Zac Brown Band, "Uncaged" (Atlantic)
Zac Brown Band is about comfort. That's comfort in sound, as reflected in the group's capable but unoriginal mixture of country, bluegrass and jam band unraveling; comfort in presentation, which is casual to a fault; and comfort in attitude, which is to say, relaxed, man.
Brown's band's third major-label studio album feels polished, bright and concise, not necessarily assets when it comes to this band's skill set.
Zac Brown Band is an anomaly in modern country: not slick, not romantic, not Taylor Swift. It is a ragtag outfit that emphasizes musical interplay and harmony and has never really shaken loose of its rootsy veneer. The most notable thing about "Uncaged" is how it still manages a farm-to-table air in a fast-food package. Zac Brown Band's sound was built on the road, and for years this group was far more dangerous live than in the studio. Sandpapering its shaggy bits has been a continuing process, and a successful one.
"Uncaged" is just a collection of concessions, one windowless box after the next. Take the song "Natural Disaster," about a preacher's daughter who "never did what Daddy taught her," or "Day That I Die," in which Brown again clings to music as if it were life itself.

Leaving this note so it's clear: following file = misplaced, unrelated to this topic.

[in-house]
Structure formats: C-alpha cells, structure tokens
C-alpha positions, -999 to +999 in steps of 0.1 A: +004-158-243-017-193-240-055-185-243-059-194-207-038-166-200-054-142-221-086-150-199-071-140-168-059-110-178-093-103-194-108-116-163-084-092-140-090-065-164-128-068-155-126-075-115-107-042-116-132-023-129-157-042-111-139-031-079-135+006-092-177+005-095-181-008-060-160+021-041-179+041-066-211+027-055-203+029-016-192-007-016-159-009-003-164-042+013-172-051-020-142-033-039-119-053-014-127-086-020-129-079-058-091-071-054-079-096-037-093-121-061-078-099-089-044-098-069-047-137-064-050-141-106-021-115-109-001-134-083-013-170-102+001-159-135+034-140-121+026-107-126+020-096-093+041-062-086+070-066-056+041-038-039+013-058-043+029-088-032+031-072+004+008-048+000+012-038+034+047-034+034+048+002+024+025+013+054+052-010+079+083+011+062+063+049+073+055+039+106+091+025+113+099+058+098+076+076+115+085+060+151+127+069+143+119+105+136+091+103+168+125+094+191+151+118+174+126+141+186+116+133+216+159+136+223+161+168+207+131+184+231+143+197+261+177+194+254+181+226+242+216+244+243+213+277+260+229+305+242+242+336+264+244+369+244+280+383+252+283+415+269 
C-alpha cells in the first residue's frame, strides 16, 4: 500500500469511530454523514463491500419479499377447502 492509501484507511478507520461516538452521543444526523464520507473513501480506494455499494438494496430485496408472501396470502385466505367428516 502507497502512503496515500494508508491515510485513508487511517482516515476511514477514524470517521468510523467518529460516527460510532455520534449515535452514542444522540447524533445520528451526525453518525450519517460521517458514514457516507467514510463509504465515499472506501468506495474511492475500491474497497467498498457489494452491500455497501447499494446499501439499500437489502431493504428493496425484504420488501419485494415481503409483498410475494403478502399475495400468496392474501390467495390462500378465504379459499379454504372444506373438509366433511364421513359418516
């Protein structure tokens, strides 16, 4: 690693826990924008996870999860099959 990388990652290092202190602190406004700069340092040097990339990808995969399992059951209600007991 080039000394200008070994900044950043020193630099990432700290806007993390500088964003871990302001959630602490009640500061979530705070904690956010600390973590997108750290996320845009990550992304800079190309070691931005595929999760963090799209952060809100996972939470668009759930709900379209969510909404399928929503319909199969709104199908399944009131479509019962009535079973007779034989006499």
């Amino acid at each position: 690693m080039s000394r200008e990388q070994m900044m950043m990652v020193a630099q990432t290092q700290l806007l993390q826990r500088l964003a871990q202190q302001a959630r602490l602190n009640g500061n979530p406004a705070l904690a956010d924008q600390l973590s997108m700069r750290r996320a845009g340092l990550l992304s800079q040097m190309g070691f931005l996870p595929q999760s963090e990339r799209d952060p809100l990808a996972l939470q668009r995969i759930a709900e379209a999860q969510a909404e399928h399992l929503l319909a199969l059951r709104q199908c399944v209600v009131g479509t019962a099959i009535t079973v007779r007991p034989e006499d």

The band's catalog, and this album in particular, is full of infectious songs of no particular consequence. Brown isn't a powerful singer, which means that he's most effective when triggering collective goodwill, singing songs of families and friends and escape.
Zac Brown Band performs Nov. 10 at Target Center.
JON CARAMANICA, NEW YORK TIMES
Maroon 5, "Overexposed" (A&M/Octone)
The title of Maroon 5's new album, "Overexposed," feels almost scientifically pitched at the point of contact between an apology and a boast. Mostly, the title alludes to the television stardom of its lead singer, Adam Levine, now taping his third season as a judge on NBC's "The Voice." Levine has embraced that implication in a spate of promotional interviews, along with a narrative of heartbreak.
Hence a song like "The Man Who Never Lied," in which he sings about spoiling his perfect record of honesty to spare a quarreling lover some hurtful feelings; and "Beautiful Goodbye," in which he delivers the line "And I can't take it, you're even perfect when you cry."
Perhaps it's best to consider this album an inevitable consequence of "Moves Like Jagger," the unstoppable single from Maroon 5's previous album with guest work by Christina Aguilera. The equivalent tune here is "Payphone," with a breezily profane verse by Wiz Khalifa and a hook engineered to feel irresistible. "Payphone" sounds no shallower or slicker than the rest of "Overexposed."
NATE CHINEN, NEW YORK TIMES